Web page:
Licentiate Thesis: Origin of solar surface activity and sunspots
Monday 19 May 2014
to 15:00 at
Sarah Jabbari (Nordita & Stockholm University, Department of Astronomy)
In the last few years, there has been significant progress in the development of a new model of magnetic flux concentrations by invoking the negative effective magnetic pressure in- stability (NEMPI) in a highly stratified turbulent plasma. According to this model, the suppression of the turbulent pressure by a large-scale magnetic field leads to a negative contribution of turbulence to the effective magnetic pressure (the sum of non-turbulent and turbulent contributions). For large magnetic Reynolds numbers the negative turbulence contribution is large enough, so that the effective magnetic pressure is negative, which causes a large-scale instability (NEMPI). One of the potential applications of NEMPI is to explain the formation of active regions on the solar surface. On the other hand, the solar dynamo is known to be responsible for generating large-scale magnetic field in the Sun. Therefore, one step to have a more realistic model is to study a system where NEMPI is excited from a dynamo-generated magnetic field. In this context, the ex- citation of NEMPI in spherical geometry was studied here from a mean-field dynamo that generates the background magnetic field. Previous studies have shown that for NEMPI to work, a proper value of the background field is needed. To satisfy this condition for the dynamo-generated magnetic field, we adopt an “alpha squared dynamo” with an α effect proportional to the cosine of latitude and taking into account alpha quenching. We performed these mean-field simulations (MFS) using the Pencil Code. The results show that dynamo and NEMPI can work at the same time and they affect each other in a way that they become a coupled system. This coupled system has then been studied separately in more detail in plane geometry where we used both mean-field simulations and direct numerical simulations (DNS).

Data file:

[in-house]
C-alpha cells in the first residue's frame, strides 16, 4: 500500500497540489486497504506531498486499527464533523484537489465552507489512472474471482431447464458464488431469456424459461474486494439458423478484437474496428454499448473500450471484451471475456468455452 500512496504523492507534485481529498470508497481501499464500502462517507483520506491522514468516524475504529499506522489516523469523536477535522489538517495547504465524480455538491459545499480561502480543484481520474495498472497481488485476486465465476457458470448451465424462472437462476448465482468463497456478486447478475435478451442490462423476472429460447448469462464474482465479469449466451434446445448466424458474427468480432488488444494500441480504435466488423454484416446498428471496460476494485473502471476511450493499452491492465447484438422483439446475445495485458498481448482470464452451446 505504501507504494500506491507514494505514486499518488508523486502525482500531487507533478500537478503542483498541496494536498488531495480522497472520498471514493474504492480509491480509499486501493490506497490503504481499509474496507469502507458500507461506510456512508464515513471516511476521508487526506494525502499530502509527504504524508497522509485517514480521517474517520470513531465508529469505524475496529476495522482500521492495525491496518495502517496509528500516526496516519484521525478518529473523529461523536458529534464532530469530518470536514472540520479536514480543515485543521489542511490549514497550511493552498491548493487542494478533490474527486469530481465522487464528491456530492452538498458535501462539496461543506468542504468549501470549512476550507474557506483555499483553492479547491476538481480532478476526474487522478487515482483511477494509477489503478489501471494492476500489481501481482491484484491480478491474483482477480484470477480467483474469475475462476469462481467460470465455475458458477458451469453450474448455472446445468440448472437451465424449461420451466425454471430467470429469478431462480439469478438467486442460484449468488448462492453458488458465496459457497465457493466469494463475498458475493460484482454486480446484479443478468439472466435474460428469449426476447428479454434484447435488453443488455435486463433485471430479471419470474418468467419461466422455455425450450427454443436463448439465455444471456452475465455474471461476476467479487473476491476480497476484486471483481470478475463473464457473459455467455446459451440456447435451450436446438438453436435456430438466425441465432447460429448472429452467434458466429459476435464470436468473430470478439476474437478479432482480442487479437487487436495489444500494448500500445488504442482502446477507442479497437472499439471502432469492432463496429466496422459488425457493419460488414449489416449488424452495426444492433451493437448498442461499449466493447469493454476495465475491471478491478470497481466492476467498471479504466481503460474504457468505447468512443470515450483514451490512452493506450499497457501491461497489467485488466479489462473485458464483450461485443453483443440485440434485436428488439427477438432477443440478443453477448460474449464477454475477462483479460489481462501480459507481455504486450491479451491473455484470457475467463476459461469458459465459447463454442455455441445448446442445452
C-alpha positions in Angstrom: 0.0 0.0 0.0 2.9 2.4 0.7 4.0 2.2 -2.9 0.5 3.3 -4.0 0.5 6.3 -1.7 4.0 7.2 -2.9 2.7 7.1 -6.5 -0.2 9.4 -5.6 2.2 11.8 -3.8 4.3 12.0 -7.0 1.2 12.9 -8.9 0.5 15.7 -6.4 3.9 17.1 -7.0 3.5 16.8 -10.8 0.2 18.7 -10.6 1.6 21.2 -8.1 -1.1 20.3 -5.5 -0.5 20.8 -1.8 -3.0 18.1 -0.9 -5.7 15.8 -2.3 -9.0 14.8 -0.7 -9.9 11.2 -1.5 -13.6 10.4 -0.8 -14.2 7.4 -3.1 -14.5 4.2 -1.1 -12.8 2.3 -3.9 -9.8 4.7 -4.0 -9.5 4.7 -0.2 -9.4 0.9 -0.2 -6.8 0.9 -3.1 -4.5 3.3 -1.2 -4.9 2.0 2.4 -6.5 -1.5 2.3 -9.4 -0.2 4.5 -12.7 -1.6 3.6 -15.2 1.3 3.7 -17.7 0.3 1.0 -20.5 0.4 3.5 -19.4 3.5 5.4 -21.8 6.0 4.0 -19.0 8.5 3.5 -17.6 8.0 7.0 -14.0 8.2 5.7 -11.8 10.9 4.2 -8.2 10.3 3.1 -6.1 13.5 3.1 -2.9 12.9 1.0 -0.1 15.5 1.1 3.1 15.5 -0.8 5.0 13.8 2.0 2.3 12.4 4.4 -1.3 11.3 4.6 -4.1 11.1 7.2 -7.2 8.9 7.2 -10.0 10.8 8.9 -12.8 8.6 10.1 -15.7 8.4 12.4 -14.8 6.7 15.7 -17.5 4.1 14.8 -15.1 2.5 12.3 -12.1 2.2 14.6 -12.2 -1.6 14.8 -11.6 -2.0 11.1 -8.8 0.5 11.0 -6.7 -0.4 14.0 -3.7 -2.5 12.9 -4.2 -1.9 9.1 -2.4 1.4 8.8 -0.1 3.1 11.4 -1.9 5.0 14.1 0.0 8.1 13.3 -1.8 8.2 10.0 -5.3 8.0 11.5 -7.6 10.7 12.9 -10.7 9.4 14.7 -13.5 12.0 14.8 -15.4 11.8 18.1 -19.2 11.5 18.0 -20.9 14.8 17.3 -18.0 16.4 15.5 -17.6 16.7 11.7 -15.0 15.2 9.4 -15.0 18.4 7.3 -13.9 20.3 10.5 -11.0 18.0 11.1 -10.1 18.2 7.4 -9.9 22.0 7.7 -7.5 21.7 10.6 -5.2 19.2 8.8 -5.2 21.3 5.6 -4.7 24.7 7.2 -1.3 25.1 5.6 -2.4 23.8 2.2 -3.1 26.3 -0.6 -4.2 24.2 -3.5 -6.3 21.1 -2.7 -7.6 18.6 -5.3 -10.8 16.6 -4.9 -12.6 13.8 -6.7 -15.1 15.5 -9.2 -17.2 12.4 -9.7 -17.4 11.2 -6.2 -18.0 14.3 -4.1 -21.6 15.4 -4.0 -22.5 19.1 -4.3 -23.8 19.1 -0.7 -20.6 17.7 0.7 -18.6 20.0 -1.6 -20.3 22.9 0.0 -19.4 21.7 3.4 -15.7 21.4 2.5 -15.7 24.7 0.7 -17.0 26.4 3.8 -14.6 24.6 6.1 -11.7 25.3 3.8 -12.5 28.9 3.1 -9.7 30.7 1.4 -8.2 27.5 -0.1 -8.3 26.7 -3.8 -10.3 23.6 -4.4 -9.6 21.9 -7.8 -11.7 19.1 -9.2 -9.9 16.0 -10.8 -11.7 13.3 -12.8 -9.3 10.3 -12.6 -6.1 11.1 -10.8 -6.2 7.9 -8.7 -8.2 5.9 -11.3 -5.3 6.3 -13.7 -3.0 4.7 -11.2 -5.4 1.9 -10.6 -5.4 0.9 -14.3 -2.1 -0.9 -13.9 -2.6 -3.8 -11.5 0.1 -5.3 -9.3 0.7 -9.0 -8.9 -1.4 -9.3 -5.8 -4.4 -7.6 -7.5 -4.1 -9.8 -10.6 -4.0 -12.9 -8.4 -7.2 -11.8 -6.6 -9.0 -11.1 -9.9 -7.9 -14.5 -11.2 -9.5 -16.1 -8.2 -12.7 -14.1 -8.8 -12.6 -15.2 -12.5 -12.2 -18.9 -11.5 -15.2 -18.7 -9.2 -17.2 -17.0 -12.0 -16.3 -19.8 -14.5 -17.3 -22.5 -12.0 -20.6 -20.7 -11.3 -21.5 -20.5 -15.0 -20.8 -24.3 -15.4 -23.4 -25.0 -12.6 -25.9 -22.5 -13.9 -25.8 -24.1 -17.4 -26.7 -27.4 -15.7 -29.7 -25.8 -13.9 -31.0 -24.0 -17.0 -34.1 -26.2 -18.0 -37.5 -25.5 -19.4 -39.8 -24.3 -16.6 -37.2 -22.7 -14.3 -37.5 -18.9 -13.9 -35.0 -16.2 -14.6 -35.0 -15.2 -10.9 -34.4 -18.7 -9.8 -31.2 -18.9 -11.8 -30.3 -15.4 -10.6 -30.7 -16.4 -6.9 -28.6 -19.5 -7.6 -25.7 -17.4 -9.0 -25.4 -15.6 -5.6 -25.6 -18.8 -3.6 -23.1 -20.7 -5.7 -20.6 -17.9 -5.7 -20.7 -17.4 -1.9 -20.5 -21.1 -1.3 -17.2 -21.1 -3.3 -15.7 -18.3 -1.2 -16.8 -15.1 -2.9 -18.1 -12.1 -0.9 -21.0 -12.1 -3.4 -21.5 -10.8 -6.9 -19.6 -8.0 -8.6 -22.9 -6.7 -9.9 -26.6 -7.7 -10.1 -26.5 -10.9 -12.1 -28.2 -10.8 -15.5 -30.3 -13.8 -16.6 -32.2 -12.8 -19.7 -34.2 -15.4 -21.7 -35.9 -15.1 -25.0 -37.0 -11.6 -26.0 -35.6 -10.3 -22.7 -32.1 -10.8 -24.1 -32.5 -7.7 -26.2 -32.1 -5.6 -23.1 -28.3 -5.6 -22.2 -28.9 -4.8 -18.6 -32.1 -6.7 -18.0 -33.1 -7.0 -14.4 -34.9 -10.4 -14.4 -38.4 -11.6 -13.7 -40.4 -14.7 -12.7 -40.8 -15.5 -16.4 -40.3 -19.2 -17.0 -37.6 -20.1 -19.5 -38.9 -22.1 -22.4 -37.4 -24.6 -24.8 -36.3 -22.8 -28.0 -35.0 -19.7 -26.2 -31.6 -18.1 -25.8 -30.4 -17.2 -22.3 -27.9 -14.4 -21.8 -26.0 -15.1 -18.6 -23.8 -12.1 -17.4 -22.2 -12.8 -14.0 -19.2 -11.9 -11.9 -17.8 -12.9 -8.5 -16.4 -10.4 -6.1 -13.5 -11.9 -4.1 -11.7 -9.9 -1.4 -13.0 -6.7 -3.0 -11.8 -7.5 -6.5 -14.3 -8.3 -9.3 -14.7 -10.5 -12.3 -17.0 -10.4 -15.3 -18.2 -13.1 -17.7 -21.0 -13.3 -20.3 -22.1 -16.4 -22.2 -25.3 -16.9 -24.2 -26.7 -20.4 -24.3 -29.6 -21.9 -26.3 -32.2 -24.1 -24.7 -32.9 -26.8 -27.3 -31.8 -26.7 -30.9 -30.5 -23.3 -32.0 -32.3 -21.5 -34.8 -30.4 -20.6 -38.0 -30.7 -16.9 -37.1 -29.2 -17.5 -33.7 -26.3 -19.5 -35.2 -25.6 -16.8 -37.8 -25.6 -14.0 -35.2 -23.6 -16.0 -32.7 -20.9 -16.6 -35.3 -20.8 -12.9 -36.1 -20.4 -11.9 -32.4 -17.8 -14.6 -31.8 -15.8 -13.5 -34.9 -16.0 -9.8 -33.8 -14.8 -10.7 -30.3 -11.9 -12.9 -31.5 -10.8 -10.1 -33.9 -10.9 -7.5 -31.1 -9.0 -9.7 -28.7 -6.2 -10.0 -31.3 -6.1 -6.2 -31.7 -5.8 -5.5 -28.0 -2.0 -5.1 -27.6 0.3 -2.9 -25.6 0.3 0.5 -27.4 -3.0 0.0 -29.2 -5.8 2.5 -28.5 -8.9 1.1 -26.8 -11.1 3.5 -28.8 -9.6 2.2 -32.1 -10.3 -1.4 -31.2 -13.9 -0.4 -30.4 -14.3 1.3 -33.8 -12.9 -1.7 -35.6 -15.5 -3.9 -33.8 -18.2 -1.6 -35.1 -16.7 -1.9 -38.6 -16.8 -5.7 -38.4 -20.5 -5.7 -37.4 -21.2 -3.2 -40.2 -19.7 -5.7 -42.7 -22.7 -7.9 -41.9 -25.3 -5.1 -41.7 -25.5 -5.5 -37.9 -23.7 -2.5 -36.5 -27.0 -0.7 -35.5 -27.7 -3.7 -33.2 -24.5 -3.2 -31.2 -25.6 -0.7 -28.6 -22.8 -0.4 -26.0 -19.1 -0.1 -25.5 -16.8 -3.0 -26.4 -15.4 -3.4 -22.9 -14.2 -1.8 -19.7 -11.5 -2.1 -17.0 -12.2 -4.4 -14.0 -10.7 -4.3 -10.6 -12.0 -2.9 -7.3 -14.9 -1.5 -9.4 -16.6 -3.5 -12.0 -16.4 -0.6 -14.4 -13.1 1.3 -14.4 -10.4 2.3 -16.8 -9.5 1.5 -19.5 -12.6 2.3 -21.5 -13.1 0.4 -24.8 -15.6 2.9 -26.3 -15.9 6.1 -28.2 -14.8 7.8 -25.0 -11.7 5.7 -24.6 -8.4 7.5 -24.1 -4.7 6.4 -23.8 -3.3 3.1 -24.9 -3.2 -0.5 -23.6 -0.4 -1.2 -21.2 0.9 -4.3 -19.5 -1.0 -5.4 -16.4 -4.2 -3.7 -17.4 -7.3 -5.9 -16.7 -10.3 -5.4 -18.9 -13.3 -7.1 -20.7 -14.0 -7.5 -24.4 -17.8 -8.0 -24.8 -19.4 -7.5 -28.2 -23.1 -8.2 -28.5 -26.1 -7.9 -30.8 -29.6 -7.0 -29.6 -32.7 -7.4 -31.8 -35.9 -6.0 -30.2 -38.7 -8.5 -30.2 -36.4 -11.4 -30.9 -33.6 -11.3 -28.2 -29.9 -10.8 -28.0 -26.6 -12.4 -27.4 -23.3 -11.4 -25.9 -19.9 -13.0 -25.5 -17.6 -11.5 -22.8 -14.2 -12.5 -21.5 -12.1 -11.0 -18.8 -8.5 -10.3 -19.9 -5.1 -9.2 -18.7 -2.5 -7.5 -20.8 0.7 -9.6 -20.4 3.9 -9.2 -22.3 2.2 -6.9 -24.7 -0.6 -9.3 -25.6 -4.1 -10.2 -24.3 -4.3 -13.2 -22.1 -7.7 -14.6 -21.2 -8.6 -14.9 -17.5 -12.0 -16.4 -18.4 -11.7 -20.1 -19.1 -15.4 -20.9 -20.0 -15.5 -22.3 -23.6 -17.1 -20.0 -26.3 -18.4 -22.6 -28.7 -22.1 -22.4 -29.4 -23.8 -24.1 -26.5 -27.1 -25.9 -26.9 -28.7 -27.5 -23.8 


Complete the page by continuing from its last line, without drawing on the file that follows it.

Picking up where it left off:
Losada et al. (2013) showed that rotation suppresses NEMPI. However, we now find that for higher Coriolis numbers, the growth rate increase again. This implies that there is another source that provides the excitation of an instability. This mechanism acts at the same time as NEMPI or even after NEMPI was suppressed. One possibility is that for higher Coriolis numbers, an α2 dynamo is activated and causes the observed growth rate. In other words, for large values of the Coriolis numbers we again, deal with the known coupled system of NEMPI and mean-field dynamo. Both, MFS and DNS confirm this theory. Using the test-field method, we also calculated the dynamo coefficients for such a system which again gave results consistent with previous studies. There was a small difference though, which is interpreted as being due to the larger scale separation that we have used in our simulations.
Another important finding related to NEMPI was the research by Brandenburg et al. (2013), which showed that in the presence of a vertical magnetic field, NEMPI results in magnetic flux concentrations of equipartition field strength. This leads to the formation of a magnetic spot. This finding stimulated us to investigate properties of NEMPI for vertical imposed fields in more detail. We used MFS and DNS together with implicit large eddy simulations (ILES) to confirm that an initially uniform weak vertical magnetic field will lead to a circular magnetic spot of equipartition field strength if the plasma is highly stratified and scale separation is large enough. We determined the parameter ranges for NEMPI for a vertical imposed field. Our results show that, as we change the magnitude of the vertical imposed field, the growth rate and geometry of the flux concentrations is unchanged, but their position changes. In other words, by increasing the imposed field strength, the magnetic concentration forms deeper down in the domain.